We recently received the following email from our property manager which advised of the damage caused by a simple water leak and outlined how this incident might have been simply and inexpensively avoided.
. . . A tenant's hot water system burst and a significant water leak followed – causing damage not only throughout their tenancy but to common property (lifts, lights, walls, ceilings and fire panel) and to all the tenants below; this was exacerbated by happening over the weekend when no one was in the premises. Current estimates of the damage are in excess of $50,000 – excluding loss to trade and inconvenience.
If taps supplying water to appliances/equipment are not turned off when not in use, the hoses connecting your water supply will remain under constant water pressure. This constant water pressure can cause hoses to burst or slip off your tap. A burst hose can loose 10,000 litres of water in just 6 hours.
In this case the tenant's hot water system was not maintained and did not have a water shut-off valve installed. The tenant is responsible for all damages resulting from equipment or fitout within the premises or belonging to them. Had a shut-off valve been installed water would not have been fed constantly for hours/days, damage would have been minor and contained.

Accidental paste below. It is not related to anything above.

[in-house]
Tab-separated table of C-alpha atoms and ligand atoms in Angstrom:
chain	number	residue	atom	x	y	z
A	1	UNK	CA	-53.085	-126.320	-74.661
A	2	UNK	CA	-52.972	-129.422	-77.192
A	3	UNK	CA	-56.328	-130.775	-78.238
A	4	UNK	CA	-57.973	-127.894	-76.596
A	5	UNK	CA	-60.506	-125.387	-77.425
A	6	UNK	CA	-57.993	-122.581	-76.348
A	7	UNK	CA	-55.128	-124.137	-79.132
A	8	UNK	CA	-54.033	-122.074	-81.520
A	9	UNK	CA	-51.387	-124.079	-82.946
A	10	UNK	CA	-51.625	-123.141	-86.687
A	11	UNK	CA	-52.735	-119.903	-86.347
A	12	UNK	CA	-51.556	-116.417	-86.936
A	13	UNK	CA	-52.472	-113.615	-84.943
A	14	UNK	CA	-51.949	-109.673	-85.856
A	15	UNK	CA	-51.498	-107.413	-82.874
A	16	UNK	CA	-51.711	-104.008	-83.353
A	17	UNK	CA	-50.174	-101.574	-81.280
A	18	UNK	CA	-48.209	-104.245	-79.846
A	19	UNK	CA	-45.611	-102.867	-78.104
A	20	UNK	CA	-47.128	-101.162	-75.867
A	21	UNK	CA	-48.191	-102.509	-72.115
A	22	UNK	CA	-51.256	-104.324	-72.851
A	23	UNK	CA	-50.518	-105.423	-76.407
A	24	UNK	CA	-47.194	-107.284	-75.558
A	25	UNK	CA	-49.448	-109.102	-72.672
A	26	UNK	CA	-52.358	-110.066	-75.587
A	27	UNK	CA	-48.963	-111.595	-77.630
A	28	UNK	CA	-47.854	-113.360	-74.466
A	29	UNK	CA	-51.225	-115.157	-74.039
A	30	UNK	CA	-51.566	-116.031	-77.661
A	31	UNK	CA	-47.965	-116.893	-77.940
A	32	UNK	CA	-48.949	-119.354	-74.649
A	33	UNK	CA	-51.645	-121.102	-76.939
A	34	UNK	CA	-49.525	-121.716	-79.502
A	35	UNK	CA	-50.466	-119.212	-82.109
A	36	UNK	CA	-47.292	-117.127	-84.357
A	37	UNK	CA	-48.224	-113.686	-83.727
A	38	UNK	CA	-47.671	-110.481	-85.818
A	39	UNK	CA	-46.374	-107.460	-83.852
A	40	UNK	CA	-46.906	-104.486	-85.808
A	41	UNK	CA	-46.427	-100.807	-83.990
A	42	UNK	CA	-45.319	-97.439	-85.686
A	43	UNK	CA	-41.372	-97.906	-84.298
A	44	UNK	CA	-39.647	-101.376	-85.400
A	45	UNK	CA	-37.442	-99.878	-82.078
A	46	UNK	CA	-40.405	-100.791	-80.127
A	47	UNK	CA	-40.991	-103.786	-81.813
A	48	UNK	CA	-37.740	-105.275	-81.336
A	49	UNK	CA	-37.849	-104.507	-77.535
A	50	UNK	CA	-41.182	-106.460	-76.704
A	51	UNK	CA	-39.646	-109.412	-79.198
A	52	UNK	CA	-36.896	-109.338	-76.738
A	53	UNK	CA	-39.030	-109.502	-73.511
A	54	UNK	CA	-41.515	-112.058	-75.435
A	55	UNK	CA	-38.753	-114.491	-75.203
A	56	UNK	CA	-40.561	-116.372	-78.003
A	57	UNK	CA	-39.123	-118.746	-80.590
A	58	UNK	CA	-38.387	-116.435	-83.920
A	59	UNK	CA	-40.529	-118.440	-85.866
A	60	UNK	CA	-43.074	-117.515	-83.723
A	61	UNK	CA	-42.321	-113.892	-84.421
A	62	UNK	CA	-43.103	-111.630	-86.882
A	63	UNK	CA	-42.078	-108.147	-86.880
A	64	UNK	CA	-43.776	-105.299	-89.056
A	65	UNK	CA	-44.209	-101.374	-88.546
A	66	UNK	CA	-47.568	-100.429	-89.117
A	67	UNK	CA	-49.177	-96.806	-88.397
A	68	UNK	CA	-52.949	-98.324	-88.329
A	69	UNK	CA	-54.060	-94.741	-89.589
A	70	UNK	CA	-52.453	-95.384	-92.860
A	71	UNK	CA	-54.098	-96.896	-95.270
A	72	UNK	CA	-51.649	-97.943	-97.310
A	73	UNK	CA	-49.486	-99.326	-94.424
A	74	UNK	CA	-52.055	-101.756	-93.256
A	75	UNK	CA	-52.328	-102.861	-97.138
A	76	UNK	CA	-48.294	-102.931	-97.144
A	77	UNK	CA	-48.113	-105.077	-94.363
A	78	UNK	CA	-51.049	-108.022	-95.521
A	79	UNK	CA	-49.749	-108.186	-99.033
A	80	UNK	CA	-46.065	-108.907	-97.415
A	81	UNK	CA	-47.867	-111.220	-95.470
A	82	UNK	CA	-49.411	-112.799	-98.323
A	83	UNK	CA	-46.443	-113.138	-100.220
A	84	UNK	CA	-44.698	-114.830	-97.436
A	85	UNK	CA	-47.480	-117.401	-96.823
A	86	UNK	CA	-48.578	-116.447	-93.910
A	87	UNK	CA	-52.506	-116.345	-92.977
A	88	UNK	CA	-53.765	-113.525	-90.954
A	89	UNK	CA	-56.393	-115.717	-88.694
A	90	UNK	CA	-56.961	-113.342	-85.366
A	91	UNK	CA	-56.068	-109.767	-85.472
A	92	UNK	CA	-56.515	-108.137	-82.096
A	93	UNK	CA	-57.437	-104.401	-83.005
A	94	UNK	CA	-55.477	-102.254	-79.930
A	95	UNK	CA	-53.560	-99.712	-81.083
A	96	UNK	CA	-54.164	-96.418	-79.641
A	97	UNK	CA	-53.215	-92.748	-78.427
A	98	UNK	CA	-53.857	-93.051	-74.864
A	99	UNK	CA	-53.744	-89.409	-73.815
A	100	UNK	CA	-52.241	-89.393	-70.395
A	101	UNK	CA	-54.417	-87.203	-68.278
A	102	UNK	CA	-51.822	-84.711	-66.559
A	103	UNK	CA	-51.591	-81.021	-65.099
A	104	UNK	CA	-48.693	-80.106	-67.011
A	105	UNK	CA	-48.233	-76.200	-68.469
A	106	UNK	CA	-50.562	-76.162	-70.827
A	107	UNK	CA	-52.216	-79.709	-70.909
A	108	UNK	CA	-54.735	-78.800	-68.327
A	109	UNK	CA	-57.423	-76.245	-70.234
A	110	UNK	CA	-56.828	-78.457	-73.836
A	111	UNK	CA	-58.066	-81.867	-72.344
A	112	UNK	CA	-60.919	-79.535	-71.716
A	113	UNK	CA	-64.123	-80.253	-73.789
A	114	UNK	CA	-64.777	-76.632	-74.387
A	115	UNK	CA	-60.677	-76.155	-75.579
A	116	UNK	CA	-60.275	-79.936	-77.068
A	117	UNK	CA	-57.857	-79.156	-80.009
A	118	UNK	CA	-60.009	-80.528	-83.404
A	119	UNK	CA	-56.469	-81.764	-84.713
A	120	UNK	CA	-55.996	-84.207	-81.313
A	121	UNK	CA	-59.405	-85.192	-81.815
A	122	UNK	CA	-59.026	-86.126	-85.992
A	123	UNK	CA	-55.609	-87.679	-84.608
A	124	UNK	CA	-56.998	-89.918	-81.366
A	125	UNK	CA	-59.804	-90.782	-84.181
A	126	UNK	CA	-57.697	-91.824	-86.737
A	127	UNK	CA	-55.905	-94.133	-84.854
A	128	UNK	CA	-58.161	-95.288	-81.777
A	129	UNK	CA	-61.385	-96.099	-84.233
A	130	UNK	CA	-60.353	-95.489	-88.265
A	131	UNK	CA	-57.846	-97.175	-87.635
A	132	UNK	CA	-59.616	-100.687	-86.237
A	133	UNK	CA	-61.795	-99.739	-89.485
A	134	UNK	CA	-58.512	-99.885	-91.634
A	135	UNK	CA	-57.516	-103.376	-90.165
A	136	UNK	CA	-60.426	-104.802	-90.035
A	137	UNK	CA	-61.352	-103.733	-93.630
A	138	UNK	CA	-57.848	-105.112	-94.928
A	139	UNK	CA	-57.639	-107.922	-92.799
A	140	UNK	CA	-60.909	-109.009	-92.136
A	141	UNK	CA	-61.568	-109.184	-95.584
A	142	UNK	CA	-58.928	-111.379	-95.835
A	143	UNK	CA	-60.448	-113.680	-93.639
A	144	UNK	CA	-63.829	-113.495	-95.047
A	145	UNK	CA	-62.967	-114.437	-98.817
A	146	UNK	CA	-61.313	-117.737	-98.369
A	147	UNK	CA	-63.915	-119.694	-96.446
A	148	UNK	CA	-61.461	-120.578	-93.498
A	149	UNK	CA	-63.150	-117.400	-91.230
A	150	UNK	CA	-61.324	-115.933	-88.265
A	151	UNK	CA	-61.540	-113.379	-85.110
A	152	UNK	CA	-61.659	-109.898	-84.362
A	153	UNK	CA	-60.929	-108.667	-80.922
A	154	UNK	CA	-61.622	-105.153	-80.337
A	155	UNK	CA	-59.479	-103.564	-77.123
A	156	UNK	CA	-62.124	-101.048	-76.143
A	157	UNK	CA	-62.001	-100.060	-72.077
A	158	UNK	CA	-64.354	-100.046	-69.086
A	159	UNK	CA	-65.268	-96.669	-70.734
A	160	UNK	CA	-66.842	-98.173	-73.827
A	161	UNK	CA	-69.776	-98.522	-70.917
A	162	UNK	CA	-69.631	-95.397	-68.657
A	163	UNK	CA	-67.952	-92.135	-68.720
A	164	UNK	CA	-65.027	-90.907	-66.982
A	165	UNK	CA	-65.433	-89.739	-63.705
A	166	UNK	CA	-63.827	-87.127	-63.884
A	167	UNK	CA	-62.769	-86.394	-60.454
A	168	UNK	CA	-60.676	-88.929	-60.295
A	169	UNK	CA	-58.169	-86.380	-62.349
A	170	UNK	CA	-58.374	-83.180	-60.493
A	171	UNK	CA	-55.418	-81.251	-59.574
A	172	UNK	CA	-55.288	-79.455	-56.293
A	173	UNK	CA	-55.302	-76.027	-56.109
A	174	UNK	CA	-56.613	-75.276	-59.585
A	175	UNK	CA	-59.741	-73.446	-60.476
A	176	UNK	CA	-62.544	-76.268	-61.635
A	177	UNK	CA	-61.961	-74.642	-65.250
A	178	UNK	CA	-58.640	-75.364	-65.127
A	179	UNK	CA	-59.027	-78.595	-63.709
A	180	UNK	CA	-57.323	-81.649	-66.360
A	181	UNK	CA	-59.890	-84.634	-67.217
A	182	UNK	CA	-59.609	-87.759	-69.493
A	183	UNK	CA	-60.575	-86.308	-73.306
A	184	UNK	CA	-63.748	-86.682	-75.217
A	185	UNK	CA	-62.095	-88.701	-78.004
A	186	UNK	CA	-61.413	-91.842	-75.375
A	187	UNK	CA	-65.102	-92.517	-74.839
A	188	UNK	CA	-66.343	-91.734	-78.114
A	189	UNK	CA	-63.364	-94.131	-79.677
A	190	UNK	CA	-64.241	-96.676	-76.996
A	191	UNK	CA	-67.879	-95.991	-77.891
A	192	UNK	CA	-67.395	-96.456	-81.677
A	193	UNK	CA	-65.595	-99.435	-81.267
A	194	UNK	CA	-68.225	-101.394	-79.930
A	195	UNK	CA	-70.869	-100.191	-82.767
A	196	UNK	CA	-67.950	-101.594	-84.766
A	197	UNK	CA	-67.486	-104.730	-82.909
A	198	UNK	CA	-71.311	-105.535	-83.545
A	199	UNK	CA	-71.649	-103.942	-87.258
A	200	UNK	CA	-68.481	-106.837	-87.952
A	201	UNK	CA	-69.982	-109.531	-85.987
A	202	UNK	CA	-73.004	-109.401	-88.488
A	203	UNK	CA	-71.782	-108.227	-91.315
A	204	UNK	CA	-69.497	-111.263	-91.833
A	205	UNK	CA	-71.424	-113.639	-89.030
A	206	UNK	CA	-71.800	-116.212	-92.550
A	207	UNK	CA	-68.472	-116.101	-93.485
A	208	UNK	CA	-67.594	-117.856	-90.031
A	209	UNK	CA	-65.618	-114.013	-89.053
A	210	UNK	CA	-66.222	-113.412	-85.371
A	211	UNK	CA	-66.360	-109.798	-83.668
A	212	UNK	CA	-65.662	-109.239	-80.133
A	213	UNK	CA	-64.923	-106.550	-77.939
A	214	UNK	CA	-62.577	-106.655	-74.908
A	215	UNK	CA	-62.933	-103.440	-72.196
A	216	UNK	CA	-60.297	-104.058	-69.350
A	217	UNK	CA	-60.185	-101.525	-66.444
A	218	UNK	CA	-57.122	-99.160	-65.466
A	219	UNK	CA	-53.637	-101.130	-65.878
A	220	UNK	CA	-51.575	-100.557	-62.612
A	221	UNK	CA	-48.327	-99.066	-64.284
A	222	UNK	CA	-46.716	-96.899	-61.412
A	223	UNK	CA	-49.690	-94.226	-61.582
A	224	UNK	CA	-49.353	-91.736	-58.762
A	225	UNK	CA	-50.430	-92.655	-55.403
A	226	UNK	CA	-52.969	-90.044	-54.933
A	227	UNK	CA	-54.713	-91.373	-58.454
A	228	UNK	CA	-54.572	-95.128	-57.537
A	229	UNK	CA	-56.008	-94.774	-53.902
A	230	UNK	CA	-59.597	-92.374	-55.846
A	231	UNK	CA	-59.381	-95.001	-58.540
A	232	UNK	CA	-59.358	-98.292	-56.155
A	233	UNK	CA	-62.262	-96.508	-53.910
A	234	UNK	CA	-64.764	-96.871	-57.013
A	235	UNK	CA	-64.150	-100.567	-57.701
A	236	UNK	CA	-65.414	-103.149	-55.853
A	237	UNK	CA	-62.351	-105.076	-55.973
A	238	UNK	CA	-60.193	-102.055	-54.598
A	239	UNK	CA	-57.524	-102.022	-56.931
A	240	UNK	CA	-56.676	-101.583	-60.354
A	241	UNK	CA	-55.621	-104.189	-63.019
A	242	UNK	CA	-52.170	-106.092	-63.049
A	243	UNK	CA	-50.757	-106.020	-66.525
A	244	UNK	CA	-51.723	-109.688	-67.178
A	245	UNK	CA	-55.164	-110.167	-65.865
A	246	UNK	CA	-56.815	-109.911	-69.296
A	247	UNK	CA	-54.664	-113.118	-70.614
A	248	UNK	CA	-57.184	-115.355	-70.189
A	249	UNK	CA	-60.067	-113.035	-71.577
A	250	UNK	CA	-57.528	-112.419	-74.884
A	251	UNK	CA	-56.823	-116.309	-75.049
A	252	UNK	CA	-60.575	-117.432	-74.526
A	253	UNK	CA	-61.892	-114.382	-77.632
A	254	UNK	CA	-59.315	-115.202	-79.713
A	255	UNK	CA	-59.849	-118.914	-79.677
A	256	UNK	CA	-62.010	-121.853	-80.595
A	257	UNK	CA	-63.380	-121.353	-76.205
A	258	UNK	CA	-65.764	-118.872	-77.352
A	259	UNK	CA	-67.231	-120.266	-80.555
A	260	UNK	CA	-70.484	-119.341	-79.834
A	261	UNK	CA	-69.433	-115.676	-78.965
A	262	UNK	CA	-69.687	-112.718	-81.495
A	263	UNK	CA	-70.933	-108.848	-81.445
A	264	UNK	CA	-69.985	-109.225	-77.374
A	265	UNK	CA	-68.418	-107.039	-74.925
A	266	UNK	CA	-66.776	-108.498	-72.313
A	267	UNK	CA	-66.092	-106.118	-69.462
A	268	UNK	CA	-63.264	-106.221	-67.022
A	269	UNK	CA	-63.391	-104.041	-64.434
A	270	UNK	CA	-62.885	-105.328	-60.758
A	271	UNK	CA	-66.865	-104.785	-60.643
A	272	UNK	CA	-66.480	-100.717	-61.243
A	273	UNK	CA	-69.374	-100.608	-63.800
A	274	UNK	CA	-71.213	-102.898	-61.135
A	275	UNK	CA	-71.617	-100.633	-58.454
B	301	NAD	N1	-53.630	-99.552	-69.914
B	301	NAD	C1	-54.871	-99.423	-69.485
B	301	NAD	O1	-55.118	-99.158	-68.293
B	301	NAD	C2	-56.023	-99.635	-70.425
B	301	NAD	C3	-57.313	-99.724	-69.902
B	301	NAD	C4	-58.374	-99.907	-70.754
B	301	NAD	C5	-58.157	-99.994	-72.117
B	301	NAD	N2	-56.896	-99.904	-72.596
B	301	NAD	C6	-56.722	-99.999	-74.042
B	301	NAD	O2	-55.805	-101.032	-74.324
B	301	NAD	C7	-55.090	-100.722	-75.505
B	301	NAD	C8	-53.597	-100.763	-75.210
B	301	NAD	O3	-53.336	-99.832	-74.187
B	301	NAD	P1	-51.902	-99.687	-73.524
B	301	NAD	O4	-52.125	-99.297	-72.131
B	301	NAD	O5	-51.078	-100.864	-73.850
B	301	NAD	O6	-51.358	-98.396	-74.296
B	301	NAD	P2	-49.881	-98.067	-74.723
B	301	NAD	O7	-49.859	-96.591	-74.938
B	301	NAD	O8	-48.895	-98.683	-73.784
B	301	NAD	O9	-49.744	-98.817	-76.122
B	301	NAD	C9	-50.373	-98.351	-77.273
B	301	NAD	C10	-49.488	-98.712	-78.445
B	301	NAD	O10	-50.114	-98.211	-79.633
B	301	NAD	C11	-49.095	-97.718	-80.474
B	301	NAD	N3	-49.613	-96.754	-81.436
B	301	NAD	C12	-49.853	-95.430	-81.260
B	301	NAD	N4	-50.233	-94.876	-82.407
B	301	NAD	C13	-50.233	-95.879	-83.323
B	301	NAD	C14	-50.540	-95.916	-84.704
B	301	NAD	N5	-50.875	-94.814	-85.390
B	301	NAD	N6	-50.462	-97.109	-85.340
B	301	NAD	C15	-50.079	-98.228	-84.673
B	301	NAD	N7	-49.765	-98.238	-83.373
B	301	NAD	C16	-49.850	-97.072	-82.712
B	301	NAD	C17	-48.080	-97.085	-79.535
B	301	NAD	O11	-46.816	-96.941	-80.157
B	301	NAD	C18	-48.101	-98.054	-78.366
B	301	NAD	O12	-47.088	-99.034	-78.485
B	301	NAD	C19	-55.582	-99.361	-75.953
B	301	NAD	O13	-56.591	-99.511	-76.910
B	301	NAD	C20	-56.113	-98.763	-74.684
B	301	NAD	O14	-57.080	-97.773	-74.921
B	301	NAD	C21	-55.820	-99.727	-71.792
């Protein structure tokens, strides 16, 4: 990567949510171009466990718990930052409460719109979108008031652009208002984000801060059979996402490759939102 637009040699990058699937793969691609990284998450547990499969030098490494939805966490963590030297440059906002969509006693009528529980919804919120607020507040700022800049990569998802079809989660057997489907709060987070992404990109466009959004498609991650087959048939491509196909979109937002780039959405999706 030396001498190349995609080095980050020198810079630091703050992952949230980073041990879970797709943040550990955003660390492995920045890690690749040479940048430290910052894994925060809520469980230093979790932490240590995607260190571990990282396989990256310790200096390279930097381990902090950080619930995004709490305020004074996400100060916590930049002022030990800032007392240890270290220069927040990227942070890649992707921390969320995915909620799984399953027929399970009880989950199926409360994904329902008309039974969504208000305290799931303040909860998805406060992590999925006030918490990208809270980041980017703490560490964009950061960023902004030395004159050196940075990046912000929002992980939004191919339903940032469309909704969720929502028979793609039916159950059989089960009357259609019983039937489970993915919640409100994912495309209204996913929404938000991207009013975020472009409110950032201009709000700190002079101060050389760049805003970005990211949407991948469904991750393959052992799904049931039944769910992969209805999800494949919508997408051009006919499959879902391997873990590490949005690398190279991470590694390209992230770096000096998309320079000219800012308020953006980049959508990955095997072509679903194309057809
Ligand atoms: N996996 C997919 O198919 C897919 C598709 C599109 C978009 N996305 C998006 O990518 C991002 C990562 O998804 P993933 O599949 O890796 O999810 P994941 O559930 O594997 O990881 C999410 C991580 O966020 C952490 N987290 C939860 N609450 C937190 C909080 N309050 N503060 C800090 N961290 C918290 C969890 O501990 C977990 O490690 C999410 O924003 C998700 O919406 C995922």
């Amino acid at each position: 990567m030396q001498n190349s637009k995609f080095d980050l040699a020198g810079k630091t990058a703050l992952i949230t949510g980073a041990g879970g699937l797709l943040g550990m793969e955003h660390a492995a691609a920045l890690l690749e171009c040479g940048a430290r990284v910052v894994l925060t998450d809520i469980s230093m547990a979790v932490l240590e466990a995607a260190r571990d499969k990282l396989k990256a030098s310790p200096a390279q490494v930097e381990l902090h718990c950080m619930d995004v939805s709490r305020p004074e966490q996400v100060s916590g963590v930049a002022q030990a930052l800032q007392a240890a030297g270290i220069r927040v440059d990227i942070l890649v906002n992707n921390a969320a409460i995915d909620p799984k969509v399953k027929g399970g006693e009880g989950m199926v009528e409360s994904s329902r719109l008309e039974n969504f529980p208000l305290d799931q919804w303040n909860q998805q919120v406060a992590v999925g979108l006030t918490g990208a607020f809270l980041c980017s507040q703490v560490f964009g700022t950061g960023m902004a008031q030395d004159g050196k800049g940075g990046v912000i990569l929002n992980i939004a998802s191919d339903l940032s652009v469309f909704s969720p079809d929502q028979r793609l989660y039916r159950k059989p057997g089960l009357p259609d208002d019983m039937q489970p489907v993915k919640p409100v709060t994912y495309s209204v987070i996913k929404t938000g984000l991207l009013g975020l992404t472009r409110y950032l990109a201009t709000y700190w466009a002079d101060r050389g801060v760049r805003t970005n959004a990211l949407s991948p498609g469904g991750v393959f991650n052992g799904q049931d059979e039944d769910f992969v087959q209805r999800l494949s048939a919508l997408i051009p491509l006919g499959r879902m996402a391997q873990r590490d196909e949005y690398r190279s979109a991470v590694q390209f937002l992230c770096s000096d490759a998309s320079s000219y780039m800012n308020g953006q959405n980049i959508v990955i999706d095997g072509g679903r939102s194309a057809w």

The purpose of this memo is to bring to your attention the importance of ensuring your premises have shut-off valves installed – and not only to hot water systems but also dishwashers, fridges, fresh water filters, washing machines and any other appliances that may be connected to your plumbing.
Water-stop valves are relatively inexpensive and can be fitted by your plumber. If you have not already done so, we strongly encourage you to do so without delay. You can organise this yourself or we can put you in contact with the building plumber to carry out this simple task on your behalf. The following links highlight the simplicity of Water-stop valves:
We echo the warning – if you are not sure that you have water stop valves, contact your plumber and have them installed as soon as possible. Insurances may well cover the losses – but best to avoid the potential that they will not.